O’Bryan posed a fictional question: If you are a farmer and your crop of potatoes is rotten, where would you look to determine what went wrong? Would you blame the potato for being rotten? Or would you test the soil, the air, your methods & equipment? His point was that part of rehumanizing each other and fostering belonging is being mindful that we are each shaped by conditions often beyond our control. For some, this could include chronic stressors, traumatic experiences, or environmental factors. When experiencing discord with someone different from you, O’Bryan suggests leaning into curiosity and empathy, and changing the question from “What’s wrong with you?” to “What happened to you?”

5. Lead with Questions, Not Assumptions & Know Your Social Capital

O’Bryan reaffirmed a common theme of Courageous Conversations — that “building trust requires listening, and the question we must ask ourselves is how can I show up and be an active listening participant in this relationship?” He encouraged us to “lead with questions, not assumptions” while staying mindful of three different kinds of of “Social Capital” at work in our lives.

  • Bonding Capital: fostering connections between individuals who share an identity.
  • Bridging Capital: fostering connections between those who do not share a common identity
  • Breaking Capital: eroding and destroying trust, connection and healthy relations between individuals and groups.

6. Trust the Intent but Own the Impact

O’Bryan suggested that we be aware of what separates our intent from the actual impact of our words and actions.

Michael O’Bryan: “Often our intentions are noble. We mean well. However, those same intentions can still lead us astray or create unintentional harm… If my good intentions and activities destroy the opportunity to “bond” and to “bridge”, it doesn’t matter what my intentions are. The results are what matter and whether I am willing to learn and challenge what I believe I know.”

As discussed in the October session with guest Courtney E. Martin, part of understanding impact and practicing inclusion is asking what is wanted and needed before assuming that for others. Then listening and being genuinely open to answers.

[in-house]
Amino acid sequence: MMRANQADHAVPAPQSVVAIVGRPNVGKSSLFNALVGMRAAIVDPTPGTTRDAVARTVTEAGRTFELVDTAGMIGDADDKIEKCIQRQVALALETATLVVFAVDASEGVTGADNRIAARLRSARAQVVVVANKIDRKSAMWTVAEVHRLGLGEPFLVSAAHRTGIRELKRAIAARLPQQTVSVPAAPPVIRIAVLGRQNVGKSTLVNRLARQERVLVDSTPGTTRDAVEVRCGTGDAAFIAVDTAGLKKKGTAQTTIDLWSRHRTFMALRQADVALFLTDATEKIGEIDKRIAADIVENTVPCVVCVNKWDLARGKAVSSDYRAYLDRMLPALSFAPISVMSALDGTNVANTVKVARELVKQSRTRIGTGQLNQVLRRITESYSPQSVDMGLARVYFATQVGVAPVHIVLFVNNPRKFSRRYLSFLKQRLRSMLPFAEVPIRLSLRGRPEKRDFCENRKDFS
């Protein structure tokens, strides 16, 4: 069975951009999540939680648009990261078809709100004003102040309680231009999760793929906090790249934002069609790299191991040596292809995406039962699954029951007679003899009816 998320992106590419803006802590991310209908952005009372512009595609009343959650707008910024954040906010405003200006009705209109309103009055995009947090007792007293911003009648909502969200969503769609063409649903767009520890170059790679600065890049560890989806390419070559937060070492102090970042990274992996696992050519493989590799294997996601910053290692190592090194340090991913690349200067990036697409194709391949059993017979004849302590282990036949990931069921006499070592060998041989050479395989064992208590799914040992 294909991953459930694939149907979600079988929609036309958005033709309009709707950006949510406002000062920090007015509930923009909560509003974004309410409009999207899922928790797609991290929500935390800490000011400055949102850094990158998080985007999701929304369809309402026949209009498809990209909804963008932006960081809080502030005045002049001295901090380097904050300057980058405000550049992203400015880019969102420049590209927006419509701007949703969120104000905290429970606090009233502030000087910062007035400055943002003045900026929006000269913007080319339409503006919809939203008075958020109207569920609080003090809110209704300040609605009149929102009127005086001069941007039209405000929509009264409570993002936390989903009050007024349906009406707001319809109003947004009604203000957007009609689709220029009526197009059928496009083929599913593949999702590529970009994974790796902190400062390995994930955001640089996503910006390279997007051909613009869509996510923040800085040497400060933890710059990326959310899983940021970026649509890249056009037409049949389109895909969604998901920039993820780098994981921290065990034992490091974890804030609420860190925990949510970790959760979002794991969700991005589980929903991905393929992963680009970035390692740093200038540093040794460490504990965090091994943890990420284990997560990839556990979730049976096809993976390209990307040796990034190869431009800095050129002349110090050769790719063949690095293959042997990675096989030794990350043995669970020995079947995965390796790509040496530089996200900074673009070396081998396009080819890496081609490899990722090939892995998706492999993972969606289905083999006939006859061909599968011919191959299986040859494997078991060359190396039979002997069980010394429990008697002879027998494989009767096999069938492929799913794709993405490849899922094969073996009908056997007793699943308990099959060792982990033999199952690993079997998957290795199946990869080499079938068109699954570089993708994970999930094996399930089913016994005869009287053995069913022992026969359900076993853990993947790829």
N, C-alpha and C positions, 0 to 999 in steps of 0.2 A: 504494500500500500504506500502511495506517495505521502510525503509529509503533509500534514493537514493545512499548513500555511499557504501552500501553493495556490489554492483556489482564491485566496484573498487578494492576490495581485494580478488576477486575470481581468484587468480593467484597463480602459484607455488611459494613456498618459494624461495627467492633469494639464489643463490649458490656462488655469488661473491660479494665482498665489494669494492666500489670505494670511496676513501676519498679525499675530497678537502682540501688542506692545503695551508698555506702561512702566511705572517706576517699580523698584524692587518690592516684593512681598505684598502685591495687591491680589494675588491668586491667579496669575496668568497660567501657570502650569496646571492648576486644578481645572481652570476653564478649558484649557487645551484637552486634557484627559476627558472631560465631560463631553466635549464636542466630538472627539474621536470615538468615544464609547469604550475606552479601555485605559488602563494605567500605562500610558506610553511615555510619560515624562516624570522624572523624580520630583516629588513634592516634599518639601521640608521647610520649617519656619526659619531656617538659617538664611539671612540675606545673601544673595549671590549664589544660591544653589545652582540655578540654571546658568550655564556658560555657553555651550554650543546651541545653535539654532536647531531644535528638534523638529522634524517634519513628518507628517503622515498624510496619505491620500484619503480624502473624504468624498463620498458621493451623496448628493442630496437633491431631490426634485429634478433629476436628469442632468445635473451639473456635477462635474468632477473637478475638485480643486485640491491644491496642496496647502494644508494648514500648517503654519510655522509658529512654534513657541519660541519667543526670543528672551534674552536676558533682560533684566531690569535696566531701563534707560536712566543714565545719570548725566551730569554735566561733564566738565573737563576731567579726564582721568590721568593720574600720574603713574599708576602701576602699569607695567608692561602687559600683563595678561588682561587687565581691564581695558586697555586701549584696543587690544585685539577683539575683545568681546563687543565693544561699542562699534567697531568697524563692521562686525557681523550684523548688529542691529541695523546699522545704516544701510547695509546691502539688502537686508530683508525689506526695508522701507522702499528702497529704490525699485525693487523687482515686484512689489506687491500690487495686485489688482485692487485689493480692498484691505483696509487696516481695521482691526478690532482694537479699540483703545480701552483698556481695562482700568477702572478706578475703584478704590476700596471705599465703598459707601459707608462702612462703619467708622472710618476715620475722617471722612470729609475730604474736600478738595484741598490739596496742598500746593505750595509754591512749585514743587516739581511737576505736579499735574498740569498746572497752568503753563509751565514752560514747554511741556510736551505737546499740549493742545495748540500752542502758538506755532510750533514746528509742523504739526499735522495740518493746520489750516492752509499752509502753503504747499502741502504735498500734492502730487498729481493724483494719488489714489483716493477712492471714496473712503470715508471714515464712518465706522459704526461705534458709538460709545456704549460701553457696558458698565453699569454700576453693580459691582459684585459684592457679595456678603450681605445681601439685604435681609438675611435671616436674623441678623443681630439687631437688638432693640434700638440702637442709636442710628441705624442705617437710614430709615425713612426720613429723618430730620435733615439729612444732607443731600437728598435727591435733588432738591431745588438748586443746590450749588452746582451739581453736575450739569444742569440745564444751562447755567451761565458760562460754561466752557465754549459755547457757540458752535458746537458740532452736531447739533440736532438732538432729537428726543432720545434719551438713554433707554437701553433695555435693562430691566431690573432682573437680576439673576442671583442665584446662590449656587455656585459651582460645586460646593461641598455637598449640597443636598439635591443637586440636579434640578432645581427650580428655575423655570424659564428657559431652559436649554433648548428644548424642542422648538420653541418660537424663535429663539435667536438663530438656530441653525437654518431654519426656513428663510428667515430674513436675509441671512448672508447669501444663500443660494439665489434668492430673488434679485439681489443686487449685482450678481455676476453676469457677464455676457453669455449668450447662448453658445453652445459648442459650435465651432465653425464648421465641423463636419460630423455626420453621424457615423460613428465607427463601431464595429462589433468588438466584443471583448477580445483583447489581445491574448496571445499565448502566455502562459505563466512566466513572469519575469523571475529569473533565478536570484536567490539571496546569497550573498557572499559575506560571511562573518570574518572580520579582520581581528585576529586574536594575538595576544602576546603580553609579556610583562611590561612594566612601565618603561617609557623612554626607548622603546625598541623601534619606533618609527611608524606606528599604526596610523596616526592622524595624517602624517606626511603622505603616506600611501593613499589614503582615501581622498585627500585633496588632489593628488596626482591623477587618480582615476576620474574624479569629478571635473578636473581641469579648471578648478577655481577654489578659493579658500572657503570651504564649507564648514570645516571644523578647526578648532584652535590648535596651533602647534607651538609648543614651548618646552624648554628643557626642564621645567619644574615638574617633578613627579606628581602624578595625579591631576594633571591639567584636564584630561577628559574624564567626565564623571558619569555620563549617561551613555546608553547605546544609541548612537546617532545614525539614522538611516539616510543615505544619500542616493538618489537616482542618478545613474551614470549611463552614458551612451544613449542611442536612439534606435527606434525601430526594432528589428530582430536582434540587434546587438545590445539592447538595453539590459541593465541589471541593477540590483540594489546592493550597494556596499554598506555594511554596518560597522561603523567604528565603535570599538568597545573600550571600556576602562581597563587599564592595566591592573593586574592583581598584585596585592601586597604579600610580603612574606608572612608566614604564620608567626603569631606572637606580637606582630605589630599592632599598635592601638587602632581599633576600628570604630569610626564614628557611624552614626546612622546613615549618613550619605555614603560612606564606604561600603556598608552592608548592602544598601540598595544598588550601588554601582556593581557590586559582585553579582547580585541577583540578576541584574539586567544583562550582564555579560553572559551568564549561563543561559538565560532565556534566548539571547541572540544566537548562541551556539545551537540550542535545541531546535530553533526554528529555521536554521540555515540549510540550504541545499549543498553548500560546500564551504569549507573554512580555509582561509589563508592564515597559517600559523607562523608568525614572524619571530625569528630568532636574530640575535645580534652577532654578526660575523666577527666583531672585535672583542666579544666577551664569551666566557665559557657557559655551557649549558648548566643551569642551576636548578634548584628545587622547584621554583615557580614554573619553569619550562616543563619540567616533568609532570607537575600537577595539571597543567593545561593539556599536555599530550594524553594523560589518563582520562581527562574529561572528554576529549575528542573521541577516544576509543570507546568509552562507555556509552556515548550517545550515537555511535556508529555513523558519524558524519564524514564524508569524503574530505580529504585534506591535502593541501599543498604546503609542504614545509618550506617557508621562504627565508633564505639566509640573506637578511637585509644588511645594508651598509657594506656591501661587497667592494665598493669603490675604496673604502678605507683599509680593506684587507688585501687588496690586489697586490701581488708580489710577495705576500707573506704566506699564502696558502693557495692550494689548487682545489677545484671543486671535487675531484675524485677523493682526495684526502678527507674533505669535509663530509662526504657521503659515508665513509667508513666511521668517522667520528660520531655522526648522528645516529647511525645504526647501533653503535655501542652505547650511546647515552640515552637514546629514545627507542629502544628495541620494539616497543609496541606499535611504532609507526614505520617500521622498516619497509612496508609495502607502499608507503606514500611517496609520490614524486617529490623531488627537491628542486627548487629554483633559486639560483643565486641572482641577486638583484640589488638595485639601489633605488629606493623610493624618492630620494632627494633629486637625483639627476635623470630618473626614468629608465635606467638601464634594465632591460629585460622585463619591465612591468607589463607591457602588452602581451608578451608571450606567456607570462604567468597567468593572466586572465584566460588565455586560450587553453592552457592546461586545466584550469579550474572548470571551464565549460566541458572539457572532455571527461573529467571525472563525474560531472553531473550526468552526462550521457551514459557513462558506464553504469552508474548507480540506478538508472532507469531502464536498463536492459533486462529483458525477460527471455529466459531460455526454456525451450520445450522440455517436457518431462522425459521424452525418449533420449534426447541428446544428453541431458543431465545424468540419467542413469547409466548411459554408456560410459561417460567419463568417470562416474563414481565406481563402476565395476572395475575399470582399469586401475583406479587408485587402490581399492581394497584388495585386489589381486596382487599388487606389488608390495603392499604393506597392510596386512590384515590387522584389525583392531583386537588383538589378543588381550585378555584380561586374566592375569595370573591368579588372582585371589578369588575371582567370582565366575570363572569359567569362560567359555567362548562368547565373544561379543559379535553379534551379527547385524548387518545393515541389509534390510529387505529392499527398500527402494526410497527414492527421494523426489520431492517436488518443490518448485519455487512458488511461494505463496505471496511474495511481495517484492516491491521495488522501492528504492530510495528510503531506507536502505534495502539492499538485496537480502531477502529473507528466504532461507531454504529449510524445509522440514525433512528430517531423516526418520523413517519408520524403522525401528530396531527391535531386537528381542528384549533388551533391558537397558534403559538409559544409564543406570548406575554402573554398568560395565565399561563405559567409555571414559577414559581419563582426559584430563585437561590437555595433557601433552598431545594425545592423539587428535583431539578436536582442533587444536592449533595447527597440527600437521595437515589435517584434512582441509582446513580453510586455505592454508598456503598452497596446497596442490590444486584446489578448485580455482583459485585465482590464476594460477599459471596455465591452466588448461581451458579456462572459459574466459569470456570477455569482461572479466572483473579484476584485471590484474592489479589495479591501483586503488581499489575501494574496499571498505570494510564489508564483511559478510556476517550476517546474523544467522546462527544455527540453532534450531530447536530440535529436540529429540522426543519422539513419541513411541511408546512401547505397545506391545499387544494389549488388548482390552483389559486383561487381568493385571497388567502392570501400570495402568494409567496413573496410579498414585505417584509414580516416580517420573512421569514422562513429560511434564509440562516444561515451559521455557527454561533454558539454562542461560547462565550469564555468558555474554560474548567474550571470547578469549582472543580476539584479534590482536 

7. Build Relationships with “Truest Empathy”

When it comes to building trusting relationships, O’Bryan offered that “empathy works better by identifying shared emotional experiences rather than projecting oneself into the identity-based experience of another person.”

Michael O’Bryan: “Activate what I would call ‘Truest Empathy’ that leads to service on behalf of another person. Invest in active inquiry. Ask, ‘How does your identity relate to or possibly impact people you work with or are in relationship with?’ You can begin to ask those questions, ‘How can I be a better ally? How can I be a better listener? How can I better show up on behalf of another person?’… If there’s one thing you can take from this… (it’s that) what makes us human is the fact that we can practice compassionate inquiry and show up in relationships in support of the fullness of someone’s humanity.”

Did you miss December’s Courageous Conversation with Michael O’Bryan? Here are some questions participants discussed together if you’d like to continue the conversation at home:

Breakout Questions:

  • Is a house a home? Why or why not?
  • How do you identify? How might your identity (or identities), directly or indirectly, relate to or impact the people you serve?
  • What makes us human? 

Suggested Reading:

Interested in learning more about the social science of bias and belonging? O’Bryan suggested the following books that are available at Barrington Area Library:

Additional Resources:

Are you signed up for Courageous Conversations? Every Second Wednesday, 7pm:

Here are past articles for our takeaways from the 2020-2021 season of Courageous Conversations:

Courageous Conversations is presented by Urban Consulate and Barrington’s White House and made possible by your ticket purchase and generous support from Jessica & Dominic Green, Kim Duchossois, Tyler & Danielle Lenczuk, Cobey & Erich Struckmeyer, Susan & Rich Padula, Julie Kanak & Mike Rigali, Barrington Area Community Foundation, and BMO Wealth Management. To learn more, visit

Photos from Courageous Conversations at Barrington’s White House by Linda Barrett.